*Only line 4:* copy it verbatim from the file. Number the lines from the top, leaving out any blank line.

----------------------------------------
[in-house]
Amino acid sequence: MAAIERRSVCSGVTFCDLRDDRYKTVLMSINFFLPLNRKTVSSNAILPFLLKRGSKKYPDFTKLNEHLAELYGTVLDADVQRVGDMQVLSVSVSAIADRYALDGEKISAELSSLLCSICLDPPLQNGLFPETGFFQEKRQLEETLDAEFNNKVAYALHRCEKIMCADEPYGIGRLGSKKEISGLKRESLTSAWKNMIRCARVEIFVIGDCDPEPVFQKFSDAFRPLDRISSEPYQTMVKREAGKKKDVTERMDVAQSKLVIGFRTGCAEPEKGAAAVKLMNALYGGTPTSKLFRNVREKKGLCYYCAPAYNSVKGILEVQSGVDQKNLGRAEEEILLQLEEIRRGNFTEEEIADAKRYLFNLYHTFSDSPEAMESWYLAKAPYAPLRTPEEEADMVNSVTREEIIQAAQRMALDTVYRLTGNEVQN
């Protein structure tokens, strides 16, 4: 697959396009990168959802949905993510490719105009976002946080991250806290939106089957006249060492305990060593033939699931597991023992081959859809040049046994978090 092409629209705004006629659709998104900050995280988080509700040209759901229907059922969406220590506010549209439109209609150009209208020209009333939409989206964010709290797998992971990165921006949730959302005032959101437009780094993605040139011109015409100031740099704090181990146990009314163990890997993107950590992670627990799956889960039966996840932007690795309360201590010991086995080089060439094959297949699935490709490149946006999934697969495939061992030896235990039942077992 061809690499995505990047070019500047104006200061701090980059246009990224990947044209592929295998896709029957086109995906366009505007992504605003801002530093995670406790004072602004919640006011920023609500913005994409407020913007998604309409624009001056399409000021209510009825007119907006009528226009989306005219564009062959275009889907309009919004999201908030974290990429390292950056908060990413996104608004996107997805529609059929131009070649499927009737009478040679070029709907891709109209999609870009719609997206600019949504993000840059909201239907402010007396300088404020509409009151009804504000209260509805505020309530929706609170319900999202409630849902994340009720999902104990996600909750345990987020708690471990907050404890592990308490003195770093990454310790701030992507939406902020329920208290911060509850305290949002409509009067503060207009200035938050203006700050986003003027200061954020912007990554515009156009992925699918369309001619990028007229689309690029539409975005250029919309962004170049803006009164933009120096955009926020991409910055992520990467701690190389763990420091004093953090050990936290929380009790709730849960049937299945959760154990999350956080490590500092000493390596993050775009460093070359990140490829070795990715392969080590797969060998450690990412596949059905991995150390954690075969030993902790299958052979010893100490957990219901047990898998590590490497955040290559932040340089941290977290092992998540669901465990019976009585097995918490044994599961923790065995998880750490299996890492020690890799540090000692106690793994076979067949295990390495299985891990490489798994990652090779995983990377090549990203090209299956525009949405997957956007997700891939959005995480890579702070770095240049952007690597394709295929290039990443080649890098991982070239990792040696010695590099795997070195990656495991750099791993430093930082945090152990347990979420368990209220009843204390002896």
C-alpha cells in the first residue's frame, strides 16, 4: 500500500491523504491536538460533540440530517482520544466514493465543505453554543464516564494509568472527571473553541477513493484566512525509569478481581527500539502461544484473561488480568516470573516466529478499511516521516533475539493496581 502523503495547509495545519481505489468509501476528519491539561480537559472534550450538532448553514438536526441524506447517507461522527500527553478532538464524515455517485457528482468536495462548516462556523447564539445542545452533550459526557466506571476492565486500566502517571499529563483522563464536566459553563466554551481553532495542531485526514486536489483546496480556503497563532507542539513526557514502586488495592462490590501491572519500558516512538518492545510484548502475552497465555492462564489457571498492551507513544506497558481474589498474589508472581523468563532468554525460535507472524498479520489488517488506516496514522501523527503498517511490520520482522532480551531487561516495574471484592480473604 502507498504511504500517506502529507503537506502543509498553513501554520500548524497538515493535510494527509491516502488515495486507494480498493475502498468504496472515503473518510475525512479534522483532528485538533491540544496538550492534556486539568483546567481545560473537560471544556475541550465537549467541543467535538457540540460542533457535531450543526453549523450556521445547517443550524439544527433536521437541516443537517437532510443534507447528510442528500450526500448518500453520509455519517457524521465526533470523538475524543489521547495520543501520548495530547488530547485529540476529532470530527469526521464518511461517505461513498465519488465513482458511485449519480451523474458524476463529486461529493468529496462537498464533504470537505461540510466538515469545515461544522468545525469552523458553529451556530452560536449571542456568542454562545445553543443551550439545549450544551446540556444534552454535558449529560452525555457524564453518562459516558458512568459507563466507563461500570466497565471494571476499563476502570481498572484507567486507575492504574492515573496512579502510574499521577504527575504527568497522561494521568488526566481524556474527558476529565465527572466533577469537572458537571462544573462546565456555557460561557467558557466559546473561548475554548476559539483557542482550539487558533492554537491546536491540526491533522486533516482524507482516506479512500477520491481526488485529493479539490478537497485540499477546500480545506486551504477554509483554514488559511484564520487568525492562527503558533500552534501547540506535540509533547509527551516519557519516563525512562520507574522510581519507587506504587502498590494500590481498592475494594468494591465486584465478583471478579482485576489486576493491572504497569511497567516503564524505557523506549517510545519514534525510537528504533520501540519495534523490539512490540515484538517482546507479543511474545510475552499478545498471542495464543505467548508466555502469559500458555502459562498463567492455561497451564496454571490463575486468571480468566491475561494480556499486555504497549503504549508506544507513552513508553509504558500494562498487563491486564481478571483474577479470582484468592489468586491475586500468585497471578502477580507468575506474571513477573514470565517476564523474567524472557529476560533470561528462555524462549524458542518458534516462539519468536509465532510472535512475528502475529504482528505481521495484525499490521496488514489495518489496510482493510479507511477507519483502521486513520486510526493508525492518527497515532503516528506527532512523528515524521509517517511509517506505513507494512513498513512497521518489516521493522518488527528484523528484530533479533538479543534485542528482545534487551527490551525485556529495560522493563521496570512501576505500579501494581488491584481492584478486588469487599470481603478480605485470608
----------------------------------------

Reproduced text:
C-alpha cells in the first residue's frame, strides 16, 4: 500500500491523504491536538460533540440530517482520544466514493465543505453554543464516564494509568472527571473553541477513493484566512525509569478481581527500539502461544484473561488480568516470573516466529478499511516521516533475539493496581 502523503495547509495545519481505489468509501476528519491539561480537559472534550450538532448553514438536526441524506447517507461522527500527553478532538464524515455517485457528482468536495462548516462556523447564539445542545452533550459526557466506571476492565486500566502517571499529563483522563464536566459553563466554551481553532495542531485526514486536489483546496480556503497563532507542539513526557514502586488495592462490590501491572519500558516512538518492545510484548502475552497465555492462564489457571498492551507513544506497558481474589498474589508472581523468563532468554525460535507472524498479520489488517488506516496514522501523527503498517511490520520482522532480551531487561516495574471484592480473604 502507498504511504500517506502529507503537506502543509498553513501554520500548524497538515493535510494527509491516502488515495486507494480498493475502498468504496472515503473518510475525512479534522483532528485538533491540544496538550492534556486539568483546567481545560473537560471544556475541550465537549467541543467535538457540540460542533457535531450543526453549523450556521445547517443550524439544527433536521437541516443537517437532510443534507447528510442528500450526500448518500453520509455519517457524521465526533470523538475524543489521547495520543501520548495530547488530547485529540476529532470530527469526521464518511461517505461513498465519488465513482458511485449519480451523474458524476463529486461529493468529496462537498464533504470537505461540510466538515469545515461544522468545525469552523458553529451556530452560536449571542456568542454562545445553543443551550439545549450544551446540556444534552454535558449529560452525555457524564453518562459516558458512568459507563466507563461500570466497565471494571476499563476502570481498572484507567486507575492504574492515573496512579502510574499521577504527575504527568497522561494521568488526566481524556474527558476529565465527572466533577469537572458537571462544573462546565456555557460561557467558557466559546473561548475554548476559539483557542482550539487558533492554537491546536491540526491533522486533516482524507482516506479512500477520491481526488485529493479539490478537497485540499477546500480545506486551504477554509483554514488559511484564520487568525492562527503558533500552534501547540506535540509533547509527551516519557519516563525512562520507574522510581519507587506504587502498590494500590481498592475494594468494591465486584465478583471478579482485576489486576493491572504497569511497567516503564524505557523506549517510545519514534525510537528504533520501540519495534523490539512490540515484538517482546507479543511474545510475552499478545498471542495464543505467548508466555502469559500458555502459562498463567492455561497451564496454571490463575486468571480468566491475561494480556499486555504497549503504549508506544507513552513508553509504558500494562498487563491486564481478571483474577479470582484468592489468586491475586500468585497471578502477580507468575506474571513477573514470565517476564523474567524472557529476560533470561528462555524462549524458542518458534516462539519468536509465532510472535512475528502475529504482528505481521495484525499490521496488514489495518489496510482493510479507511477507519483502521486513520486510526493508525492518527497515532503516528506527532512523528515524521509517517511509517506505513507494512513498513512497521518489516521493522518488527528484523528484530533479533538479543534485542528482545534487551527490551525485556529495560522493563521496570512501576505500579501494581488491584481492584478486588469487599470481603478480605485470608